Fermilab gives final report on hunt for Higgs boson
By Jenette Sturges firstname.lastname@example.org July 2, 2012 3:30PM
Fermilab scientist Dan Green along with scienctist Dmitri Denisov (back left) and others answer reporters' questions during a press conference at Fermilab in Batavia where Tevatron scientists announced that data they have analyzed indicates the existence of the Higgs boson on Monday, July 2, 2012. | Steven Buyansky~Sun-Times Media
What is the
According to the standard model of physics, the Higgs boson is a supposed very heavy elementary particle that gives other particles their mass.
Without it, physics theorists believe everything in the universe would behave like light, floating freely and not combining with other particles to make matter. The universe as we know it would not exist.
It is named for physicist Peter Higgs, who first predicted its existence.
For two decades, physicists at Fermilab and CERN have been re-creating the conditions of the early universe and colliding protons and anti-protons in hopes of making a Higgs boson that can be observed before it quickly decays.
— Jenette Sturges
Updated: August 4, 2012 6:08AM
BATAVIA — The call is a cliffhanger.
After two decades of searching, physicists at Fermi National Accelerator Laboratory in Batavia presented their latest and final research Monday on the hunt for the Higgs boson to the wider science community.
They haven’t found the particle, but months of scouring the data collected by experiments on the Tevatron collider at Fermilab has all but confirmed their predictions.
“This is the strongest indication of any collider so far,” said Dmitri Denisov, spokesman for the DZero experiment on the Tevatron. “We are proud of where we are.”
Since 2001, Fermilab scientists have produced more than 500 trillion particle collisions in an effort to produce and then identify the Higgs boson as it quickly decays into other lighter particles.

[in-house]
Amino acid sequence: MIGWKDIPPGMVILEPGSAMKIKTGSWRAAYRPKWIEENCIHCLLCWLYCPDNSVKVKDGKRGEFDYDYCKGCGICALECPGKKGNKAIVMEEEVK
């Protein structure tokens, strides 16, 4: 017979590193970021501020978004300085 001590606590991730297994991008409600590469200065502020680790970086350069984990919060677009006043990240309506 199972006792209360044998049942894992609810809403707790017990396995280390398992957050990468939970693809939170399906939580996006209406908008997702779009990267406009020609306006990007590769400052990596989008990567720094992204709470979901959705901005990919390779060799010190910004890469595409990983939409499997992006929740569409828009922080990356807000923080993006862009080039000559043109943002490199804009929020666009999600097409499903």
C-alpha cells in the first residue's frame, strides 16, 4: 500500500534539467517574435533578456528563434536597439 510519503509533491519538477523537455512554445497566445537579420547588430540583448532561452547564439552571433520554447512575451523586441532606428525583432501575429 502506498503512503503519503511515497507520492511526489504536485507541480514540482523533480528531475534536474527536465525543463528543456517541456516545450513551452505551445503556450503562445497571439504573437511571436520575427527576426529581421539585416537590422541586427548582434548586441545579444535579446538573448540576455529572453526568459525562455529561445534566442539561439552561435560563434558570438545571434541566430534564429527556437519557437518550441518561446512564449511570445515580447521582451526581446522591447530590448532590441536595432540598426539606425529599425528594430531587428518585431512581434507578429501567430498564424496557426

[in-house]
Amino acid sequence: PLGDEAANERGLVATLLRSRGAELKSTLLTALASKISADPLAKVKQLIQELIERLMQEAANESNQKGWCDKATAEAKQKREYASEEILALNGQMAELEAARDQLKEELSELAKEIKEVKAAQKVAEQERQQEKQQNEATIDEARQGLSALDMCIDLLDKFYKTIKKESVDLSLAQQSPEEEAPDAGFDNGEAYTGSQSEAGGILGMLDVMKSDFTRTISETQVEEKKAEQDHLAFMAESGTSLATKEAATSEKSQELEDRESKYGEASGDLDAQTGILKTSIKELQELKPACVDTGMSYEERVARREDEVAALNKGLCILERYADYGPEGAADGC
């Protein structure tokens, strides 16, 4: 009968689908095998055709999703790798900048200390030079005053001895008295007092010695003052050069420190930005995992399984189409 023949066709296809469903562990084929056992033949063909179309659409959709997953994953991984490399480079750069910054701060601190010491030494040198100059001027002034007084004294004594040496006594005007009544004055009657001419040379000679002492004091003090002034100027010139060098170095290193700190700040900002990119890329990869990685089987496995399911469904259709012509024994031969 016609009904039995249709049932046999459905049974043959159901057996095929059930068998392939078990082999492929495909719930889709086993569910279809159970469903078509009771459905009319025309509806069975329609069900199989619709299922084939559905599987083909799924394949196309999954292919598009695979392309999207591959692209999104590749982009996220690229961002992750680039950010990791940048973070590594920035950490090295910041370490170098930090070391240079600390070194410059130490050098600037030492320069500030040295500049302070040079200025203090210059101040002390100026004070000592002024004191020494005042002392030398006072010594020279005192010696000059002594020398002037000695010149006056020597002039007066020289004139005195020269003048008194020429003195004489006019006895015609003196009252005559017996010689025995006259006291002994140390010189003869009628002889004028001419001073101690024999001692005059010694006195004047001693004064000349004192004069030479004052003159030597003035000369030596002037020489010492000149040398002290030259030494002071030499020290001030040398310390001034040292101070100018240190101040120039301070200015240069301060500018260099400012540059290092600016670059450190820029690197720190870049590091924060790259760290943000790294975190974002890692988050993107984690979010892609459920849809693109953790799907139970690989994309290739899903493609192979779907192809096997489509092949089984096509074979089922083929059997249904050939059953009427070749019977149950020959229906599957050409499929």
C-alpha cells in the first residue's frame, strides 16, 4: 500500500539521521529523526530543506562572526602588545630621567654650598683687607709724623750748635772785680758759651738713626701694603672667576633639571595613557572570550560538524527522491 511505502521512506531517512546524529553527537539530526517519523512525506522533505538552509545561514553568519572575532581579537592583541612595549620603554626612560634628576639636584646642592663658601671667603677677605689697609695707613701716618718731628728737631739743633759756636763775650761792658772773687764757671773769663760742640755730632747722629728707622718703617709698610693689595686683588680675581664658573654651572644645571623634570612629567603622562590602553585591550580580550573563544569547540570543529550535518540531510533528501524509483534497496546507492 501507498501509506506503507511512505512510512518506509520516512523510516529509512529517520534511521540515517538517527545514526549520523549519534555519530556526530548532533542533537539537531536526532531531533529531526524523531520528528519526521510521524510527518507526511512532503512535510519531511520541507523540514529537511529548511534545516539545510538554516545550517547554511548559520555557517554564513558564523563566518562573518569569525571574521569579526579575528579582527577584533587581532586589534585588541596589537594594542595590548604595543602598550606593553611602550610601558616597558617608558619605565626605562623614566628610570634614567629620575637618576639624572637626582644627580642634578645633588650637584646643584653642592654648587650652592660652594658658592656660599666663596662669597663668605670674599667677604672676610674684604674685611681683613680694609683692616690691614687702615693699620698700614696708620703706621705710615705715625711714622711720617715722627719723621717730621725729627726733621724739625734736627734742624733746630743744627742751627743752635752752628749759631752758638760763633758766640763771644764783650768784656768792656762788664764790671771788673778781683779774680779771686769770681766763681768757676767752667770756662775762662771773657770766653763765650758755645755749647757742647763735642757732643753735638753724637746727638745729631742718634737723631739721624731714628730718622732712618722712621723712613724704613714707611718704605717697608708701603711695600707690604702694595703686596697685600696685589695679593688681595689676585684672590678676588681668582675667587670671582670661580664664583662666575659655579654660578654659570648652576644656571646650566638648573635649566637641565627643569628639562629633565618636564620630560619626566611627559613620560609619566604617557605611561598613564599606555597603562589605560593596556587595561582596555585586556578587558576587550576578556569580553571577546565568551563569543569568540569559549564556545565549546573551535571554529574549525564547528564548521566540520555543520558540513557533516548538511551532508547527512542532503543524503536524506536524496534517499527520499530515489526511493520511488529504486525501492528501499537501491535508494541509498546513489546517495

Still, physicists are stopping short of saying they’ve discovered the so-called God particle that explains how the universe came to accumulate mass in the moments after the Big Bang.
“For scientists, we have a very specific mathematical target for a discovery,” said CDF physicist Rob Roser. “What that means is I would be willing to bet your house on it, but not mine.”
But physicists around the world may be more certain come Wednesday morning.
That’s when researchers at the CERN laboratory in Switzerland will release their latest findings in the hunt for Higgs. The Large Hadron Collider, operated at CERN but also at a remote operations center at Fermilab, has been running experiments with greater luminosity and more energy than those conducted on the Tevatron, providing complimentary data in the search for the Higgs boson’s mass.
Scientists at Fermilab will be gathering around 2 a.m. Wednesday to hear whether CERN’s experiments confirm their findings. If so, the official discovery of the Higgs boson could open new fields of fundamental research in how our universe works.
“We think we’re getting very, very close, and by the end of the week, we’ll be even closer,” said theorist Joe Lykken. “This is what physicists look like when they’re excited.”
But all the excitement over one of the largest impending discoveries in particle physics in decades is a little bittersweet for Fermilab’s scientists.
“The Tevatron was shut down in September of last year,” said CDF physicist Luciano Ristori. “What was presented this morning, we cannot expect much more than that.”
At least not in the search for the Higgs boson. Fermilab physicists said they would continue to mine data collected over the Tevatron’s four decades of operation for other experiments on the frontiers of particle physics.